Sunday, September 2, 2012
Fan Fiction - Inspiration or Theft?
As you can tell, I don't really follow baseball. Or any sport, for that matter. Sometimes I think I'm lacking the gene for it. I've never particularly cared about identifying myself with particular colors or sports heroes. The closest I ever get to being a true fangirl is for authors.
But it never occurred to me to write fan fiction.
Of course, I grew up in B.C. - Before Computers - and there was a much greater distance between me and the printed page. (By this I mean, before easy public access to computers. For me, the first ones were the Apple computers in my high school computer lab, where I learned DOS.) The authors who wrote the books I loved were mysterious and nigh-mythical beings who lived in my mental Mount Olympus - immortal, remote and all-powerful. I really didn't even write letters, as I knew some people did. I think that's because, very early on, I wrote Marguerite Henry a gushing, enthusiastic 8-year old letter about how I wanted my own colt to break and she responded in this very stern way about how a girl in the suburbs couldn't possibly take care of a horse, much less take on such a monumental task of molding a young one.
(Looking back, I think it must have been a standard letter she sent to all the bright-eyed, gushing young girls inspired by her horse books to think they could do that, too. But, knowing what I know now, I'm surprised she took my youthful dreams so seriously that she felt the need to correct them. Ah well.)
So, even though I composed countless letters to Anne McCaffrey, I never wrote them down or sent them. And, though I spun a thousand tales in my head based on her world and characters, I never made them into stories of my own.
A phenom known today as fan fiction.
I'm sure 95% of you reading this know far more about fanfic than I do. I can pinpoint exactly when I became aware of it. It was in 1998, when the Barenaked Ladies released their album, Stunt, and I asked my old high school boyfriend, Kev, with whom I bonded over those very same DOS computers, what the lyric in One Week about "Sailor Moon" referred to.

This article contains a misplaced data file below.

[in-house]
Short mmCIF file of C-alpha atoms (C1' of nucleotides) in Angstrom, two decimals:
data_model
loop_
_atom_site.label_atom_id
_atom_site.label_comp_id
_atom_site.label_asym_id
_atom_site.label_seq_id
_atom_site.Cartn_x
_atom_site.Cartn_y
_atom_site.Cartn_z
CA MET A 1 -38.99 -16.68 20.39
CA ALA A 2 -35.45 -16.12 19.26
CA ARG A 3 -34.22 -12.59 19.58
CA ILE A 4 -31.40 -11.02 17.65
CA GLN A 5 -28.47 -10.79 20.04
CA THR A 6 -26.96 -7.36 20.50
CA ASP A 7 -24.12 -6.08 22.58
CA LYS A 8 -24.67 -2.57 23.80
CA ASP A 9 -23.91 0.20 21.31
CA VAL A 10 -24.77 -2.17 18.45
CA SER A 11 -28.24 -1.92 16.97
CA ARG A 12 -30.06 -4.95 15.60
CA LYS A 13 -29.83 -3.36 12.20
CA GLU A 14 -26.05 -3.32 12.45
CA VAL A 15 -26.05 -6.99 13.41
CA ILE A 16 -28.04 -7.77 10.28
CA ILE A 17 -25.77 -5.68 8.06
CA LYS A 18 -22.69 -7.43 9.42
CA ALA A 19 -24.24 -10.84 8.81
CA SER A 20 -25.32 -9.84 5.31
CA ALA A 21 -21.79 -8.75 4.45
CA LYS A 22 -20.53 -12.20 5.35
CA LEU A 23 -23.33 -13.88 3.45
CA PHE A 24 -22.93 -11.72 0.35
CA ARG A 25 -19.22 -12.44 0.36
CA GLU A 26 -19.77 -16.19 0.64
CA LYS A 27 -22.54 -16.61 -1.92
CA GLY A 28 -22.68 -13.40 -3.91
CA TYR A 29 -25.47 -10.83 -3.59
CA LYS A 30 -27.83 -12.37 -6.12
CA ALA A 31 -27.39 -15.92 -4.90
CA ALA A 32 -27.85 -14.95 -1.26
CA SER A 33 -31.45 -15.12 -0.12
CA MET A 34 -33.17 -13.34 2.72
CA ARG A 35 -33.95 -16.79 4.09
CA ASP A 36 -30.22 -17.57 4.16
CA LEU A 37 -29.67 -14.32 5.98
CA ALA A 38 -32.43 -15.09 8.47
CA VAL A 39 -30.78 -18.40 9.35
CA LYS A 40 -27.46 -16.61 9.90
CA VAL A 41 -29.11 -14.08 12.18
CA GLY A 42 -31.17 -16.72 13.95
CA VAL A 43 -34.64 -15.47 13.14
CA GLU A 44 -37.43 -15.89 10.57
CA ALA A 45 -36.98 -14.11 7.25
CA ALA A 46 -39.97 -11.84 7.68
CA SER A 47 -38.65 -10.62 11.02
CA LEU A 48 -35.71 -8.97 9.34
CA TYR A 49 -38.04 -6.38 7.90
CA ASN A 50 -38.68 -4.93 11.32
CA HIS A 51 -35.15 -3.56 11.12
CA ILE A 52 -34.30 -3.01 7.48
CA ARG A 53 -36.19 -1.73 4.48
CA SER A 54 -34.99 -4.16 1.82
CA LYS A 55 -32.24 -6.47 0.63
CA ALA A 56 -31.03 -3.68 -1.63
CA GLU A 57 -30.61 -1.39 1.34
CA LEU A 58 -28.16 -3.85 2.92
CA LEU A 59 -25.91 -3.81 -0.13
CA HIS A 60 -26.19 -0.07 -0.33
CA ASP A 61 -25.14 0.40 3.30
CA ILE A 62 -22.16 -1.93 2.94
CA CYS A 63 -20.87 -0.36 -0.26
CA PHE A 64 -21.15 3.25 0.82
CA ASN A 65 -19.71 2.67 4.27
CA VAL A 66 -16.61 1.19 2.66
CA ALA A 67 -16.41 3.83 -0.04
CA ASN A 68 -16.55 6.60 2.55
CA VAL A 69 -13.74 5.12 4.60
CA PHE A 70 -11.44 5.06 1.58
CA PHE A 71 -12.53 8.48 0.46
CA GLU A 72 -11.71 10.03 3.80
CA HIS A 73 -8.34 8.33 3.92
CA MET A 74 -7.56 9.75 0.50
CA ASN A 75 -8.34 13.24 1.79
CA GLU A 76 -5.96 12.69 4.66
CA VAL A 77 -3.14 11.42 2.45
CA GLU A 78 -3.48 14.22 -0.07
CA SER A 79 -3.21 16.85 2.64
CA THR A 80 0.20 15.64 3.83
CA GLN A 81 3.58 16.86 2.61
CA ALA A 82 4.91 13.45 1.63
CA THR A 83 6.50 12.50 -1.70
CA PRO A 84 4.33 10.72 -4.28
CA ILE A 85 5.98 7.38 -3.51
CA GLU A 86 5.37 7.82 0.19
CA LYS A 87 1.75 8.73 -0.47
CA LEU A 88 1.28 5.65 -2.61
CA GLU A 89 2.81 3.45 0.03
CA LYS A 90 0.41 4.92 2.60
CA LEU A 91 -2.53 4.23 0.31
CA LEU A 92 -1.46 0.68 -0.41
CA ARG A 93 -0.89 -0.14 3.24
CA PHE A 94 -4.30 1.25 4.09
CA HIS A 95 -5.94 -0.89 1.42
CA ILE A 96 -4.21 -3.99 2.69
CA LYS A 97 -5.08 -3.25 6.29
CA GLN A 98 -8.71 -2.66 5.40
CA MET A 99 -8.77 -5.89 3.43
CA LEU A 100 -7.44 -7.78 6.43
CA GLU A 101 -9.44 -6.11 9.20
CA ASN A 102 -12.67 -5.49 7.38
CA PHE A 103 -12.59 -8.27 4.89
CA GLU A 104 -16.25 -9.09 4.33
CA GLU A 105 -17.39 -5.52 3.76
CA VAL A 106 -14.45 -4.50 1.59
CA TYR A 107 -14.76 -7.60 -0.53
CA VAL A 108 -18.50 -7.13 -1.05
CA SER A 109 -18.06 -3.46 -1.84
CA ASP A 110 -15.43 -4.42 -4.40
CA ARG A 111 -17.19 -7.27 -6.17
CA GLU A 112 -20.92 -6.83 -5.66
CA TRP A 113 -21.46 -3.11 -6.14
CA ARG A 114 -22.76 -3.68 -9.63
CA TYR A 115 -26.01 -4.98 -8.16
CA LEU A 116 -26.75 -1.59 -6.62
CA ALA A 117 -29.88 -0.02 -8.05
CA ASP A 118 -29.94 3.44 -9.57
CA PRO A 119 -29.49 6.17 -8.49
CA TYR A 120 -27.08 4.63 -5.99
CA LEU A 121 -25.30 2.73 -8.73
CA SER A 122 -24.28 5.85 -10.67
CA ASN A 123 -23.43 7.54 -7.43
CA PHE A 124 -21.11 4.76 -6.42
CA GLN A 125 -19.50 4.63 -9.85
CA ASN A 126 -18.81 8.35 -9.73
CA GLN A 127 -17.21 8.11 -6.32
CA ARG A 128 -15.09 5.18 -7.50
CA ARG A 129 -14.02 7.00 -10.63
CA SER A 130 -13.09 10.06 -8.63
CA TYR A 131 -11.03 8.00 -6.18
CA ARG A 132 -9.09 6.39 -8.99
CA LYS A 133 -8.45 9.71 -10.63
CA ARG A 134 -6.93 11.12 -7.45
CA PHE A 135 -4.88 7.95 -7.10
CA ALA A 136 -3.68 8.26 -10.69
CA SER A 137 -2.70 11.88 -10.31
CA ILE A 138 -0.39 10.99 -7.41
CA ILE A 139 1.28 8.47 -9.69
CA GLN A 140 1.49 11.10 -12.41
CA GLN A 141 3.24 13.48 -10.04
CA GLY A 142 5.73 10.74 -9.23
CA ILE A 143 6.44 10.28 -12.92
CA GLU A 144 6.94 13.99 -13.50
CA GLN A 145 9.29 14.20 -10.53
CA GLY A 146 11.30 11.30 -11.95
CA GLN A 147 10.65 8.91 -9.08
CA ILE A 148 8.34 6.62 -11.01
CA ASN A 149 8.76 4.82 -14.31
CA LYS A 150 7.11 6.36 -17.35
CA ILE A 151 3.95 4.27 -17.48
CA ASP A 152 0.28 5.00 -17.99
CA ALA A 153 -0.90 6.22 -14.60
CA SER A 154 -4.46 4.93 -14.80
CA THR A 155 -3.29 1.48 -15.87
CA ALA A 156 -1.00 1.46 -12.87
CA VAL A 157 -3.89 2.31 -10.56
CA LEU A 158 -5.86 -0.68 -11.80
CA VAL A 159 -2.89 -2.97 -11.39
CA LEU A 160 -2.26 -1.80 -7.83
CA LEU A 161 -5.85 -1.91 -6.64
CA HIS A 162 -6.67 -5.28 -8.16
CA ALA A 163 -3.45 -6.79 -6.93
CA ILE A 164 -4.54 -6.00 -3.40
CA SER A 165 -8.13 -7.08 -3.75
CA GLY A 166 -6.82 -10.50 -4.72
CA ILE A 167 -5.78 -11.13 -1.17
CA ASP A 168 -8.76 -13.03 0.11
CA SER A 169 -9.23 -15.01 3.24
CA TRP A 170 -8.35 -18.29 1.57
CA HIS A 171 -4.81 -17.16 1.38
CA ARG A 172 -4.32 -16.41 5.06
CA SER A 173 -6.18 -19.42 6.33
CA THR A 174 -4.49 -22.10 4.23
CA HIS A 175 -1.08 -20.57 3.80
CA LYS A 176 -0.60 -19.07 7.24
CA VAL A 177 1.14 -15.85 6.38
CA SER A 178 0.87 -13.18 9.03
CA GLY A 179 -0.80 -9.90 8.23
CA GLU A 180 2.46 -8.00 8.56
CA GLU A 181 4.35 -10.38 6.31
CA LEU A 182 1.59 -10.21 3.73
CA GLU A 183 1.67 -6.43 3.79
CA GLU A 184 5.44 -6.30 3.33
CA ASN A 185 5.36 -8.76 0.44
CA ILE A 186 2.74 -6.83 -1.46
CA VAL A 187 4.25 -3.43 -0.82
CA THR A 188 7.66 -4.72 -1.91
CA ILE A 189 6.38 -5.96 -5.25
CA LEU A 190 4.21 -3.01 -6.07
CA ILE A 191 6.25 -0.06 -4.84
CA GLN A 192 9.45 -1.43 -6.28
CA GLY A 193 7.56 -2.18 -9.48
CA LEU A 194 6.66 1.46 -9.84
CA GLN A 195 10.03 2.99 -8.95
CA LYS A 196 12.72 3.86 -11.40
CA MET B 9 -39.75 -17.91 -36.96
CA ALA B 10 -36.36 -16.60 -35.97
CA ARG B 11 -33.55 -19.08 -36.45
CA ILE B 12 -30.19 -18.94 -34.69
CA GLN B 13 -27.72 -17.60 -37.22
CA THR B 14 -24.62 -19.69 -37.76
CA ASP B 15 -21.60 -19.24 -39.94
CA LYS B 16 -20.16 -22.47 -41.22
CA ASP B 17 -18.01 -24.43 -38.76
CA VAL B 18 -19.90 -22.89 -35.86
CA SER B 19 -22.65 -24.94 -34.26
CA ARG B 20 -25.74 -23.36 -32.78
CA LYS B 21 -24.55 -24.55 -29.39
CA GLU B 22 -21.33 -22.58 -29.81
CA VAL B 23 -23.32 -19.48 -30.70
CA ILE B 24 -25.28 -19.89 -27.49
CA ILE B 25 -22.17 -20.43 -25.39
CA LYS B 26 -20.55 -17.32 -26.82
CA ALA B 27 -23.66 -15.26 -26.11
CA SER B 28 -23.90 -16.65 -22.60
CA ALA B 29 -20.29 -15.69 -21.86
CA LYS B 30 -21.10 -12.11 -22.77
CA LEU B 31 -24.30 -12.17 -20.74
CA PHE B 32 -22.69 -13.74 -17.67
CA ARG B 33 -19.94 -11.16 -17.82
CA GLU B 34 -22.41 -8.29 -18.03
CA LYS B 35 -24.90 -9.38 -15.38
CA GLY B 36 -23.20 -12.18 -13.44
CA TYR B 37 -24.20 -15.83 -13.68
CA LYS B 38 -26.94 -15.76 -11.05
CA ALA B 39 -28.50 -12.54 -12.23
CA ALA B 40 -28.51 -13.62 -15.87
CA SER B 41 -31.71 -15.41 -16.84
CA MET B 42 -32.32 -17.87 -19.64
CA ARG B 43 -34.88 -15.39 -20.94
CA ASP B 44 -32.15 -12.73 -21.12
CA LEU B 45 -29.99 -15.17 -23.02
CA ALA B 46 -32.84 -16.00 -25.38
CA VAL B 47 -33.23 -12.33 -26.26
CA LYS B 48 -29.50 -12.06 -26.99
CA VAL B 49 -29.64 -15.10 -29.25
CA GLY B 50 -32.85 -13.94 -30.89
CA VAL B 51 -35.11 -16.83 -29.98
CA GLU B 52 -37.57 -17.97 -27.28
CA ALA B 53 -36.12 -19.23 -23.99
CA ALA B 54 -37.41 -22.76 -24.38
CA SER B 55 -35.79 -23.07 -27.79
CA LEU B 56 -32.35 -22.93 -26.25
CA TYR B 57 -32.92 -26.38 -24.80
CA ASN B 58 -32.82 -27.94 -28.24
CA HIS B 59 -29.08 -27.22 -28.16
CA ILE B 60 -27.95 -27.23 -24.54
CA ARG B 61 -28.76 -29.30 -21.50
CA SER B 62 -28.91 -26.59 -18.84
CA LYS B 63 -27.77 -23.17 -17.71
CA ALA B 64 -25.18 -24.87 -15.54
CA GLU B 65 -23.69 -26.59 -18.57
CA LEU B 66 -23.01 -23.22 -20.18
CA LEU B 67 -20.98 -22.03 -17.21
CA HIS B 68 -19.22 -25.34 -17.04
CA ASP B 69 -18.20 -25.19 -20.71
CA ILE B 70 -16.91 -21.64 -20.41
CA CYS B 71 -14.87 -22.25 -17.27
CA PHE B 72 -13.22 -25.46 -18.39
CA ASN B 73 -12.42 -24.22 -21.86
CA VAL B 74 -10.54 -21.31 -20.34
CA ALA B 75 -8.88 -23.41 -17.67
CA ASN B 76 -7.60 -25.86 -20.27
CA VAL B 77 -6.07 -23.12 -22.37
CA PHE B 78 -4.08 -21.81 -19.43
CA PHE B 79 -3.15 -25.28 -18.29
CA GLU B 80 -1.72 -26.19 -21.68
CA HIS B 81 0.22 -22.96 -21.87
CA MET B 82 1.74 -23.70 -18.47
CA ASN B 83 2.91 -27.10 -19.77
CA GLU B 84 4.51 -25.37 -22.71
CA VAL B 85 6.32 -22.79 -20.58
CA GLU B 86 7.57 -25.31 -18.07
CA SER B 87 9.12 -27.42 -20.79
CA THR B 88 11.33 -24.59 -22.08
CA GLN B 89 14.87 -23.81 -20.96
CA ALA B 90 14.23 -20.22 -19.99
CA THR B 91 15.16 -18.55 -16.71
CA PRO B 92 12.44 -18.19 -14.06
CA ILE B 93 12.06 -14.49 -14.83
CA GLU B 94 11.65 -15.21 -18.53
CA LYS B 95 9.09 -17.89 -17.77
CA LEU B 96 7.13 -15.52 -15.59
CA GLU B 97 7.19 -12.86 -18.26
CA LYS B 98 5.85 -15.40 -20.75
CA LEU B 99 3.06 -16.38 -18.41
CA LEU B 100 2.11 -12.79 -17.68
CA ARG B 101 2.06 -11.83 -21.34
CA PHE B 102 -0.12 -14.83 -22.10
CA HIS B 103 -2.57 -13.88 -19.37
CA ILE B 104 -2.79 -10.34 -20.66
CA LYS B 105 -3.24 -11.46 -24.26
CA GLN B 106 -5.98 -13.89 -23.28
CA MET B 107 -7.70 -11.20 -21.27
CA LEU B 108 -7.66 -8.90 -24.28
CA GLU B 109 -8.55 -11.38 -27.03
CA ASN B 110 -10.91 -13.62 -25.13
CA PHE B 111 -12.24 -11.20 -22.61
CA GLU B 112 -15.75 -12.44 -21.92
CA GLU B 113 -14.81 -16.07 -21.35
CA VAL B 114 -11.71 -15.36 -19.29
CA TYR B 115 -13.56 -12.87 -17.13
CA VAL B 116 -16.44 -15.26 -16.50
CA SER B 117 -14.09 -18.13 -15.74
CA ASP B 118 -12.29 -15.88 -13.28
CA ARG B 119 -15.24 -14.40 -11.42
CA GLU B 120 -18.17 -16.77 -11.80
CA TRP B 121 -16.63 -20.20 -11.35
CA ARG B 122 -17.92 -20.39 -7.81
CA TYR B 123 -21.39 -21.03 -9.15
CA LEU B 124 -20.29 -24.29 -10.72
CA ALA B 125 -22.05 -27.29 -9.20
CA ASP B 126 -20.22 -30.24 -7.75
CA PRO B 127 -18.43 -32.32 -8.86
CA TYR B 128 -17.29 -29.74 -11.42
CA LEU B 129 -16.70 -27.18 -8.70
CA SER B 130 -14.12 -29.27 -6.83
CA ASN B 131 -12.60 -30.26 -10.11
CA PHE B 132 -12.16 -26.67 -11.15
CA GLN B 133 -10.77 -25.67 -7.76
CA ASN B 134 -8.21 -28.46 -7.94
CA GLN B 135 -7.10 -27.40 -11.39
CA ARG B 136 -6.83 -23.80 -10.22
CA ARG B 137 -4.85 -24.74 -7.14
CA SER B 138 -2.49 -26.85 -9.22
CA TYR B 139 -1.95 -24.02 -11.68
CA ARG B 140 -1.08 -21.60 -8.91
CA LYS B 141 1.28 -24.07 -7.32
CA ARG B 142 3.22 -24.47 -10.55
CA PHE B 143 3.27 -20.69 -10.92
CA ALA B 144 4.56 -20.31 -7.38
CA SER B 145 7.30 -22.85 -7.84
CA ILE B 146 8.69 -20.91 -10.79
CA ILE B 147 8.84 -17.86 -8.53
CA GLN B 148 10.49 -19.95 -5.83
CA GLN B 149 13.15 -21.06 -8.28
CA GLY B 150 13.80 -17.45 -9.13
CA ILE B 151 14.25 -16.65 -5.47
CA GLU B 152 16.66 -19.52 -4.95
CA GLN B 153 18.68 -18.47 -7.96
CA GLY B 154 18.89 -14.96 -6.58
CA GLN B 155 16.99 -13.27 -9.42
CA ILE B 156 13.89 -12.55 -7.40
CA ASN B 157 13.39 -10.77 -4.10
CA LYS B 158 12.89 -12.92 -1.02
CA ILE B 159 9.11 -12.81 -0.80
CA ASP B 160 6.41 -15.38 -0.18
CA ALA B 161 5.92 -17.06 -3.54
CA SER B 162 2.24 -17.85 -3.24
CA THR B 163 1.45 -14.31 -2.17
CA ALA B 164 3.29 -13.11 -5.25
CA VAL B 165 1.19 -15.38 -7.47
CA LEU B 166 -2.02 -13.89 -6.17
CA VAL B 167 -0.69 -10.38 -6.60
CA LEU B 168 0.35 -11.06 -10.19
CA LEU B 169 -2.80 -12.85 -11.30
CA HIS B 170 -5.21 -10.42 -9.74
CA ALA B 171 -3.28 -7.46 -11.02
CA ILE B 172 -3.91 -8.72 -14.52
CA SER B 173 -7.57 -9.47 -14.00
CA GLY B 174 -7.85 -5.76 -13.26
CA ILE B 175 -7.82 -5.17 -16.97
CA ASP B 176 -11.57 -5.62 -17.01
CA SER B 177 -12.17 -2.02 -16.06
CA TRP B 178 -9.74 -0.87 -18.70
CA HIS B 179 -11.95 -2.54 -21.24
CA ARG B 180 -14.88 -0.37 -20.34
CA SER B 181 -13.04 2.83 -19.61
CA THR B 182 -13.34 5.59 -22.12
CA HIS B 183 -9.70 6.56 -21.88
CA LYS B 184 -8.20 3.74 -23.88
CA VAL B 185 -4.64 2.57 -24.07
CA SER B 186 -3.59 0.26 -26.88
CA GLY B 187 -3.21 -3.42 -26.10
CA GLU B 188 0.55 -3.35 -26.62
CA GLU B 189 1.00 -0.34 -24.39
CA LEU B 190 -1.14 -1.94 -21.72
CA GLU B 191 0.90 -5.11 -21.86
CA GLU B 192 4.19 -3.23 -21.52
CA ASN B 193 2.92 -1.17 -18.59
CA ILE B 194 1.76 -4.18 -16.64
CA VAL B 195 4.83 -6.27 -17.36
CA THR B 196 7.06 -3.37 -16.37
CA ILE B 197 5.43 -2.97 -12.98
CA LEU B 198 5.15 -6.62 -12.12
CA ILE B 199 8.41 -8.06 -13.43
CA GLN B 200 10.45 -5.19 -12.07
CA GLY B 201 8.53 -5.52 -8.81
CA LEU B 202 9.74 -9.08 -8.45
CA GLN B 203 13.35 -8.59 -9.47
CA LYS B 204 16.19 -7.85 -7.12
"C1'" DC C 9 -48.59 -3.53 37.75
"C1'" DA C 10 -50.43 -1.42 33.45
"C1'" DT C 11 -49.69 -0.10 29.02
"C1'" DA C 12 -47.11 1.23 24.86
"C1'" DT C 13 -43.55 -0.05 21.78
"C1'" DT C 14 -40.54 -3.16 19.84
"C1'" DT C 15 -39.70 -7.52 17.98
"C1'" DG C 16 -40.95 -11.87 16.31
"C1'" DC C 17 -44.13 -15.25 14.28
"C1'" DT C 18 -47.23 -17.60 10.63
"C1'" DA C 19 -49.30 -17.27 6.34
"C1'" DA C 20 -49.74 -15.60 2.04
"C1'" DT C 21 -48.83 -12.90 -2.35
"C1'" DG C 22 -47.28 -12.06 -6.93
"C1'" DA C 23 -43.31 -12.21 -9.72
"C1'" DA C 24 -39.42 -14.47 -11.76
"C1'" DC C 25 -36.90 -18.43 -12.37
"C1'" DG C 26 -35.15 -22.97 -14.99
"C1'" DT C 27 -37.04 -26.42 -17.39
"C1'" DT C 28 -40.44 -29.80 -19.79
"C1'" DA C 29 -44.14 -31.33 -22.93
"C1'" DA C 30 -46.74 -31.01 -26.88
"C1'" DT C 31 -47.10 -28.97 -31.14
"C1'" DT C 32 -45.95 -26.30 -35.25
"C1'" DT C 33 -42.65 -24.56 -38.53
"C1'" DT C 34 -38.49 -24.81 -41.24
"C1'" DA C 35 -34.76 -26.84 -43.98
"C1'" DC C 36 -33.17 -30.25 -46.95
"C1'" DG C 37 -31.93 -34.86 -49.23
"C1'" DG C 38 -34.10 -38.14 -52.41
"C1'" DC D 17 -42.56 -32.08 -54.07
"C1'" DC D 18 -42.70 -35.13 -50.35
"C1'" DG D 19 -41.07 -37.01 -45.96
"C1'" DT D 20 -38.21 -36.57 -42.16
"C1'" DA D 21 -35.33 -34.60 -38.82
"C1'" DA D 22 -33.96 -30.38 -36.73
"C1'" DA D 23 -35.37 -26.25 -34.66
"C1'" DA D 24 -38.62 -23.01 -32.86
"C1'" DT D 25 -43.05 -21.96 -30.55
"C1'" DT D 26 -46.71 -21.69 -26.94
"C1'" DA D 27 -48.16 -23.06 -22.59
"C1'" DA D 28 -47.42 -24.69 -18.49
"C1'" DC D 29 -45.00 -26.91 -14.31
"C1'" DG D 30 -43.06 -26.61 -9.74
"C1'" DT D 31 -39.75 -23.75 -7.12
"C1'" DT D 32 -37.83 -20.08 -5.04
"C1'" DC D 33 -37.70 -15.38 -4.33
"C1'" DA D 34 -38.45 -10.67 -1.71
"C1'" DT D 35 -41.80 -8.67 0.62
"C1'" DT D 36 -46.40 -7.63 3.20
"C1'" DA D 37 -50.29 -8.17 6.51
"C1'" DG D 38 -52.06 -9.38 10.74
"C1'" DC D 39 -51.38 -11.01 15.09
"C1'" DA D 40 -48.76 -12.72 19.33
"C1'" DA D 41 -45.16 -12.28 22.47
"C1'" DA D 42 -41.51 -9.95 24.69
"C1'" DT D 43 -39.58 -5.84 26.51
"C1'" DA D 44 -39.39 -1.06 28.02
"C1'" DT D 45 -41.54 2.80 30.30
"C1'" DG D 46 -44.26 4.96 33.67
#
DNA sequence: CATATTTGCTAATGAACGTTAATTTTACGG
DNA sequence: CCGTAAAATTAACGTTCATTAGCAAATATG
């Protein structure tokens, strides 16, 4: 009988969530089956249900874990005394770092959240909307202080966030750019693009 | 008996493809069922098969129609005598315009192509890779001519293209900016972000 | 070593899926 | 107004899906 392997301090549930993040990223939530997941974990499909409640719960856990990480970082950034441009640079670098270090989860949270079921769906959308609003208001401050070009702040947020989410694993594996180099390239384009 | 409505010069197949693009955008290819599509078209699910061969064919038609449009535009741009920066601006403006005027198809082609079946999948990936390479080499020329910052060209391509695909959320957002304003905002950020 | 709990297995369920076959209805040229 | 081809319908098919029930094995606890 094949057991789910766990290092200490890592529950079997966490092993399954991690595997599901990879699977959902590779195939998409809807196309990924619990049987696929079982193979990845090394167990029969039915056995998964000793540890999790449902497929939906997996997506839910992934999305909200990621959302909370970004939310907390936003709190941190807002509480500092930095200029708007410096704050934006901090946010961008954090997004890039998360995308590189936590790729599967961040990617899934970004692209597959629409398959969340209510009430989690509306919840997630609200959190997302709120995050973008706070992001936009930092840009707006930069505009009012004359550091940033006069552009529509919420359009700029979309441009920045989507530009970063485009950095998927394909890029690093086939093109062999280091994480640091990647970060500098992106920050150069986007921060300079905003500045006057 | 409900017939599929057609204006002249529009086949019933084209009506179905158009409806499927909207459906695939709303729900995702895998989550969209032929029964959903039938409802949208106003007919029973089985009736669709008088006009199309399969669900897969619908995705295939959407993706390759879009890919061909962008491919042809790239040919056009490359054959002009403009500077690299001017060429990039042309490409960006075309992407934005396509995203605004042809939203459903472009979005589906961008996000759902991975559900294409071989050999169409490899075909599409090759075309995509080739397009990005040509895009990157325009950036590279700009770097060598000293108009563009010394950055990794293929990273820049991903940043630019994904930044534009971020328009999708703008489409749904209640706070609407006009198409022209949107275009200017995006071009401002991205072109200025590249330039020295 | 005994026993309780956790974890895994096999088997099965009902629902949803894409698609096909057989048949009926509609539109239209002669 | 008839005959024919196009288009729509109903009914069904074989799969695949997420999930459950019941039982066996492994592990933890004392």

(Kev has long been my go-to guy for popular cultural references. And he doesn't make fun of me either. Much.)
He explained Sailor Moon, but this was before Wikipedia (launched in 2001), so there wasn't much way for him to let me see for myself. So, yes, he sent me to the fan fiction forums.
And Oh. My. God.
This was an eye-opening experience for me. The sheer volume of the stories posted. The wild variation in theme. You all know that I'm far from a prudish reader (or writer), but some of the kinkier tales shocked the hell out of me.
Mostly, the whole discovery shifted my view of the world. No longer were characters and worlds these inviolate, sacred beings and places created by those author gods I worshipped and could never touch. Instead, all these people - and I discovered there was fanfic for nearly everything - had taken those stories and ran with them. Sometimes spraying blood, kink and gore in all directions.
I confess that, yes, part of me was bothered by it.
I did see it as a violation then. The practice went against what I viewed as essential rules about the integrity of copyright. I believed for a very long time that a story belongs to the person who created it. That there's something fundamentally wrong about taking a piece of it and changing it to suit yourself.
But I've come to understand over time, how many authors got their starts by writing fanfic. Just as painters copy the great creations of the masters, or bands get going playing covers of the hits, many writers develop their chops by working in someone else's world. Not unlike Prometheus stealing that fire from Mount Olympus, those writers may have snatched a bit of that divine glory and used it to create something of their own.
I know writers vary wildly on the topic of readers writing fanfic from their work. Everyone now knows that the outrageously successful Fifty Shades of Grey started life as Master of the Universe, a BDSM fanfic version of Twilight. Ironically, the author, E.L. James, has tried to distance herself from her fanfic roots and reportedly tried to discourage Fifty Shades fanfic.
Where do I fall out these days? First of all, I don't think any author can stop fanfic - as some have tried to do. I also think there's nothing wrong with it, as a way to learn. I do believe a fanfic author shouldn't try to sell their work. While a cover band is selling the entertainment of their muscianship, a writer is selling the story. For me, a story is hugely about characters and world, less so what they actually do.
Steal a bit of that divine fire, sure. But then go build your own barbeque pit with it. That is the true joy of creating.